Way back last year, I interviewed Lauren Bjorkman but I didn’t get to read her book till now. And, for me, this is a book to hold on to. My Invented Life is clever, outrageously hilarious, big-hearted and has that funky vibe which just makes it very, very cool. I adored it to bits. And I had a lot of Shakespearean fun doing that 🙂

To give you an idea, have a look at the book trailer:

What’s the most fun book you’ve read recently?

Championing Contemporary YA: Empress Of The World

Championing Contemporary YA is a movement in celebration of June as the Contemporary month over at The Contemps. Between, the 3rd – 10th of June, Dreamcatcher’s Lair will be championing Contemporaries that deserve championing.

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Nicola Lancaster is spending the summer at the Siegel Institute Summer Program for Gifted Youth-a hothouse of smart, articulate, intense teenagers, living like college students for eight weeks. Nic’s had theater friends and orchestra friends, but never just friend friends. And she’s certainly never had a relationship. But on the very first day, she falls in with Katrina the Computer Girl, Isaac the West Coast Nice-Guy-Despite-Himself, Kevin the Inarticulate Composer…and Battle. Battle Hall Davies is a beautiful blonde dancer from North Carolina. She’s everything Nic isn’t. Soon the two are friends-and then, startlingly, more than friends. What do you do when you think you’re attracted to guys, and then you meet a girl who steals your heart?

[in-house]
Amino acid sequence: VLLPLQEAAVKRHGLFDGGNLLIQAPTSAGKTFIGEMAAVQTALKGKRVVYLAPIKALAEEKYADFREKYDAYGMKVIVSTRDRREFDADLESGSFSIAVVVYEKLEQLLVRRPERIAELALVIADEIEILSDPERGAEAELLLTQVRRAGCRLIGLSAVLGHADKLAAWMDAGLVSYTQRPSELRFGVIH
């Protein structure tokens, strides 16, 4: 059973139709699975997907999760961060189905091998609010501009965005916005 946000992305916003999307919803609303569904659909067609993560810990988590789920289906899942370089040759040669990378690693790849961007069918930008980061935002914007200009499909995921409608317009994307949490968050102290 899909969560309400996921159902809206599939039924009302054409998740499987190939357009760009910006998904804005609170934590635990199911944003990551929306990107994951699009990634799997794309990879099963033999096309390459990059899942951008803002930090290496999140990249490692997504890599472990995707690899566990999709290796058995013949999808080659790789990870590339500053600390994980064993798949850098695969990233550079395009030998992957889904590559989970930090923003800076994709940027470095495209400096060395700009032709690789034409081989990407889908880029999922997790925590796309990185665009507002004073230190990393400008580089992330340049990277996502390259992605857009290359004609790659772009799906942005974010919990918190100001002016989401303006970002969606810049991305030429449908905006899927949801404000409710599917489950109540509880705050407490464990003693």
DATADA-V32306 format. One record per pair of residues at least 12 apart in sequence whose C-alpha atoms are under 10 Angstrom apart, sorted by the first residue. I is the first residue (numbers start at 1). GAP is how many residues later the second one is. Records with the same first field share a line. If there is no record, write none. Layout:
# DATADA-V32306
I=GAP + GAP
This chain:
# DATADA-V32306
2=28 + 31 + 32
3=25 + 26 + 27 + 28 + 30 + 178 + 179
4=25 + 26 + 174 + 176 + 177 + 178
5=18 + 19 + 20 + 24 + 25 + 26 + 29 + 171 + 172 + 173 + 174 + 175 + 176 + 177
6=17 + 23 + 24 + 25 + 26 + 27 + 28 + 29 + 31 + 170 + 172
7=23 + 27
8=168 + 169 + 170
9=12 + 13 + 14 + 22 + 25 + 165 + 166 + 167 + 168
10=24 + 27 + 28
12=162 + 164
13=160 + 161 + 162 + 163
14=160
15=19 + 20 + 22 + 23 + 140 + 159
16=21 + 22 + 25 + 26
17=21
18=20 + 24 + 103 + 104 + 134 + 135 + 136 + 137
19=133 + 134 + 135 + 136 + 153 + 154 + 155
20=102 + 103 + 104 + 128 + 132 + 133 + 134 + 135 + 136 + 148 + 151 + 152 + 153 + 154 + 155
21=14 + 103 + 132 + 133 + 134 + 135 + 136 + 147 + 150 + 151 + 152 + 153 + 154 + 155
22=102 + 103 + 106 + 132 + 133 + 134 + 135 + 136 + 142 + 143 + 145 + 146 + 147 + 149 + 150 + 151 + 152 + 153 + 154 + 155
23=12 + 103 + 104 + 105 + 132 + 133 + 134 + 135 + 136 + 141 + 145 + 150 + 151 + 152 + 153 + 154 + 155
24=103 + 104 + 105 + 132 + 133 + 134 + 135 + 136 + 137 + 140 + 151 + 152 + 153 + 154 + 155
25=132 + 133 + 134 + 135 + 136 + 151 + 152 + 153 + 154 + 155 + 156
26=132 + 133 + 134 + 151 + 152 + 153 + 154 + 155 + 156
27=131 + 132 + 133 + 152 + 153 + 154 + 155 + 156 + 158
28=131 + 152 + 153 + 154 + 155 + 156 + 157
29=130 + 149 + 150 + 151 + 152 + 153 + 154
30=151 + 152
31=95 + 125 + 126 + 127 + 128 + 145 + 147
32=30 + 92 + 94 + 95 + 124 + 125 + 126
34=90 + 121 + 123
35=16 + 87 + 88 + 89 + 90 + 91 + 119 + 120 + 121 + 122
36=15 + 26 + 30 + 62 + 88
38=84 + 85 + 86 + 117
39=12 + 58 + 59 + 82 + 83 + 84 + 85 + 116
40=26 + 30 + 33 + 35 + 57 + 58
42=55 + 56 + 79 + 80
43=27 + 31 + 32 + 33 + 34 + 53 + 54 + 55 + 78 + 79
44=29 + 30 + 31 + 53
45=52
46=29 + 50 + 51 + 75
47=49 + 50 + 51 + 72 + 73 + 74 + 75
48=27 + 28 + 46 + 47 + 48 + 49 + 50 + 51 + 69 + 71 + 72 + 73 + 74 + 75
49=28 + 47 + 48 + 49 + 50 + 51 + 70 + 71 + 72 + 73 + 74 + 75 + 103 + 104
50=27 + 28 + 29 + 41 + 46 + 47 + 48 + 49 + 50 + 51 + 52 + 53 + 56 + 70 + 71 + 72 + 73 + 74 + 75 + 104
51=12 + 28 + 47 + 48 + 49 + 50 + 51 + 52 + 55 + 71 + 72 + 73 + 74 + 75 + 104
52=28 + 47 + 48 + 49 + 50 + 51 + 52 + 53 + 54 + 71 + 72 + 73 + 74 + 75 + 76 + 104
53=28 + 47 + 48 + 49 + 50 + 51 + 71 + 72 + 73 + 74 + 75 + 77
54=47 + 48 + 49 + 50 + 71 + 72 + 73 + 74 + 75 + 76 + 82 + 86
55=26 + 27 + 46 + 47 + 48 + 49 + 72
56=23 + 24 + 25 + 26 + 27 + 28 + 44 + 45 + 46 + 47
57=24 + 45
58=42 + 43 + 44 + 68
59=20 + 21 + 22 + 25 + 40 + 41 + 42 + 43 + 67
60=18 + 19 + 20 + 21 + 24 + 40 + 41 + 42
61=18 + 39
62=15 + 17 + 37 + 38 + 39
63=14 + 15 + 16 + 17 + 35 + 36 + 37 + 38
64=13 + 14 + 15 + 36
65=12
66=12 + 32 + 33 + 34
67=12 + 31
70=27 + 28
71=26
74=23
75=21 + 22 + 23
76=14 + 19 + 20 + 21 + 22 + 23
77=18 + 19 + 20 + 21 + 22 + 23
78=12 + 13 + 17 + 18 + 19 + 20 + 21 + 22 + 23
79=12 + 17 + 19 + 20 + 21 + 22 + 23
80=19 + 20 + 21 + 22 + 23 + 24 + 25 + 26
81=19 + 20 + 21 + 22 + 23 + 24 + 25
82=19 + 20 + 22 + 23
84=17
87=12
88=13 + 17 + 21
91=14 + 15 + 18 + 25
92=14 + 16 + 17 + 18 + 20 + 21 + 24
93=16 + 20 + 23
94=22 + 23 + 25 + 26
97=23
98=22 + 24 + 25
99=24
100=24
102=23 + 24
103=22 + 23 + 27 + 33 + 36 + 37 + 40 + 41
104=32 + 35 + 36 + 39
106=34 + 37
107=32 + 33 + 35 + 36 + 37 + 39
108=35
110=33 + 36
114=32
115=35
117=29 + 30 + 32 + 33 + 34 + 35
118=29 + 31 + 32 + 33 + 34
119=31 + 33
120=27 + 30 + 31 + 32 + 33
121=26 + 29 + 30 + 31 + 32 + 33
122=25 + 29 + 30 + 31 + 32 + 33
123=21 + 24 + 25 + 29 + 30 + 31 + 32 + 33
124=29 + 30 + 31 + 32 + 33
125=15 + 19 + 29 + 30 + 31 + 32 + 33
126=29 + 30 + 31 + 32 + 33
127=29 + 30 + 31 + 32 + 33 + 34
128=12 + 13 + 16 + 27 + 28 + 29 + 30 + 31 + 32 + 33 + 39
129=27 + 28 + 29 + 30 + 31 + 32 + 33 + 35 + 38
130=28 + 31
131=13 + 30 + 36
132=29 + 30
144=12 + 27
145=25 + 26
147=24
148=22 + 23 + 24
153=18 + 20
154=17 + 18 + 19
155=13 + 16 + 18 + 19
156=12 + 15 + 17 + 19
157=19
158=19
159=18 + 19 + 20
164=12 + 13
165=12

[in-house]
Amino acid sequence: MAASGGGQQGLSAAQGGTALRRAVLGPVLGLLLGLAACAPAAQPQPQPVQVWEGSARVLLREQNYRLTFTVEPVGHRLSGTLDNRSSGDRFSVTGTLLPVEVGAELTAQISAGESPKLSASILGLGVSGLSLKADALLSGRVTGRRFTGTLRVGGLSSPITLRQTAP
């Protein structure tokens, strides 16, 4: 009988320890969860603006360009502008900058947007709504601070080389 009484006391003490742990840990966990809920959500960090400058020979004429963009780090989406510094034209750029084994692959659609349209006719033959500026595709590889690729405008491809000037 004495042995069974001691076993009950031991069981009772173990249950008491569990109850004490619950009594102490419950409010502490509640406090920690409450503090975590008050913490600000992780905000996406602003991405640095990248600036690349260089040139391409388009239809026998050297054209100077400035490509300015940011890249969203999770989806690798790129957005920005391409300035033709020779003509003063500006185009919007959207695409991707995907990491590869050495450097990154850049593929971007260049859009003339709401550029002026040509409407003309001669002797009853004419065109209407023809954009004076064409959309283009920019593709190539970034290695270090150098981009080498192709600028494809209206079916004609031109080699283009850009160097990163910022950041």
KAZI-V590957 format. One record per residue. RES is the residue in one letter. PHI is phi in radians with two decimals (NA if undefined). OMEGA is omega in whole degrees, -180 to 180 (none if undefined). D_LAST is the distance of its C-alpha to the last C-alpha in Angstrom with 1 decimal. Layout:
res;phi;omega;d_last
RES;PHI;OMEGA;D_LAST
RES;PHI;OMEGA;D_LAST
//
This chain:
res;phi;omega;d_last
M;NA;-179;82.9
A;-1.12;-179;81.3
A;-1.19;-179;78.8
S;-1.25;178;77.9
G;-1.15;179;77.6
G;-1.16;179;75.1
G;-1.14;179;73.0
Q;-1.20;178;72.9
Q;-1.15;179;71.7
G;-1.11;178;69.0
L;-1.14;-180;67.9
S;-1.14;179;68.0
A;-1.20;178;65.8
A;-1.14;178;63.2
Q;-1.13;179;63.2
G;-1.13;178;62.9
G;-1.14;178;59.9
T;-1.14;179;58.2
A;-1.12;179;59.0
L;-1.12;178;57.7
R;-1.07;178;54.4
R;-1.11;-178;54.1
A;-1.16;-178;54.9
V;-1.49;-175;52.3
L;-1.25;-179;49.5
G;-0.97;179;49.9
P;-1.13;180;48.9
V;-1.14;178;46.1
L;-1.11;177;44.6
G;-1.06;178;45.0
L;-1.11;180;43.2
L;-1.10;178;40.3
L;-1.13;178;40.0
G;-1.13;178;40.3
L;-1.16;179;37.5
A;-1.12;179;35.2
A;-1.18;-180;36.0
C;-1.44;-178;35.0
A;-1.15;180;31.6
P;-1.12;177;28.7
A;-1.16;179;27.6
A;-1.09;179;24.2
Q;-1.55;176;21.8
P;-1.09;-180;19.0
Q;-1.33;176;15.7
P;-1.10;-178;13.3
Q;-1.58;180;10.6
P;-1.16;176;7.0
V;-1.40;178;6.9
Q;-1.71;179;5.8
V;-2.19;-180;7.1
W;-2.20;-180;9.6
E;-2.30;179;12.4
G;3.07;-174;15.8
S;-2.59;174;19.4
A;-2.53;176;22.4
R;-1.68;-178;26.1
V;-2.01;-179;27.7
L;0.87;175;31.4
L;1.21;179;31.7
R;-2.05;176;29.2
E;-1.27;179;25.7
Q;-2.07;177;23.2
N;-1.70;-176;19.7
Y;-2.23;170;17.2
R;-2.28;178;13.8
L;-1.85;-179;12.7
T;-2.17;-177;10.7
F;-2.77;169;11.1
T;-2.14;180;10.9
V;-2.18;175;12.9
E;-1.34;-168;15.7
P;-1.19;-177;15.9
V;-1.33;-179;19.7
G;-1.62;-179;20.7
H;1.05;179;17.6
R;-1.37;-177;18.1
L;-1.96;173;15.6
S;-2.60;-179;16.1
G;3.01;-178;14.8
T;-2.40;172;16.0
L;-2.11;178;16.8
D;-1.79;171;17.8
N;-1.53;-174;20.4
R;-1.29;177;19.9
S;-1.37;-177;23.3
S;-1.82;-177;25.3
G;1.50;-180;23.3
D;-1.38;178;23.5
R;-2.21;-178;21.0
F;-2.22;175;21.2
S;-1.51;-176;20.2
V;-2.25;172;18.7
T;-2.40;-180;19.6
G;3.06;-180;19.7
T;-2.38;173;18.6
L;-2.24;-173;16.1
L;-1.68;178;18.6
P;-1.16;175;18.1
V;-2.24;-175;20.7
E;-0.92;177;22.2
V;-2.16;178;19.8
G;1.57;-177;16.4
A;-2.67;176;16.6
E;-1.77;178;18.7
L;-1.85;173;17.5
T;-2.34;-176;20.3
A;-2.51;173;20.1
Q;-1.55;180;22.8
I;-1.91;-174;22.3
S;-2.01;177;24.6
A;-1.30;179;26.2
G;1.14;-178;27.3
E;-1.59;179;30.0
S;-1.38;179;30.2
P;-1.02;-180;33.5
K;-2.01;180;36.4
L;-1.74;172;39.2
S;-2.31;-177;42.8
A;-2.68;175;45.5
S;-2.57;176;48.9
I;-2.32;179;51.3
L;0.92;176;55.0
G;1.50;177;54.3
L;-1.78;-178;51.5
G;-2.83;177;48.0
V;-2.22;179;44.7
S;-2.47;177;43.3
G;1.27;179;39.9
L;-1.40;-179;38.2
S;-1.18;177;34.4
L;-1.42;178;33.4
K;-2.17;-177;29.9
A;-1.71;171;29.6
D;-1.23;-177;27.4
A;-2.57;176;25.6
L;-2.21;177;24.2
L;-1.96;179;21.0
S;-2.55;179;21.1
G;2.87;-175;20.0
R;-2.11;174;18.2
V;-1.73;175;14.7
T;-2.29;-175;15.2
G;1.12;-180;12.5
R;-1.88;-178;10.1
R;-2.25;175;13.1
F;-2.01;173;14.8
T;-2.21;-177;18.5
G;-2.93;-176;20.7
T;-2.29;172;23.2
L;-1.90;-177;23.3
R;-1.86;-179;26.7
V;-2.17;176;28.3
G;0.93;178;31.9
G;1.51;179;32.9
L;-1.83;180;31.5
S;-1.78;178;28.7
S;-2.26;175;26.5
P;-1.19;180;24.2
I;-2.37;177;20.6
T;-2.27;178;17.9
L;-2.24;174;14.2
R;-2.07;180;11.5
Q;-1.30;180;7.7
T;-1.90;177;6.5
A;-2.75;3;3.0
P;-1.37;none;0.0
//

With a summary that ends with a last line like that, how can you not pick up Empress Of The World? I’ve always been curious about the book that has a seemingly hetrosexual girl suddenly falling for a girl. You don’t get to see many of those, because, sadly, not very many authors like experimenting with the protagonist’s sexuality in mainstream YA. Such books get marginalised into the sub-genre of LGBT fiction, out of the general reading public.
That is just plain unfortunate.
Because books like these are little gems. Yes, the initial chapters felt a bit wobbly to me, with being introduced to many different characters at one go, but Sara Ryan does a fine job of telling the story of a different kind of first love, friendships lost and won at summer program, much like a summer camp, except with academics.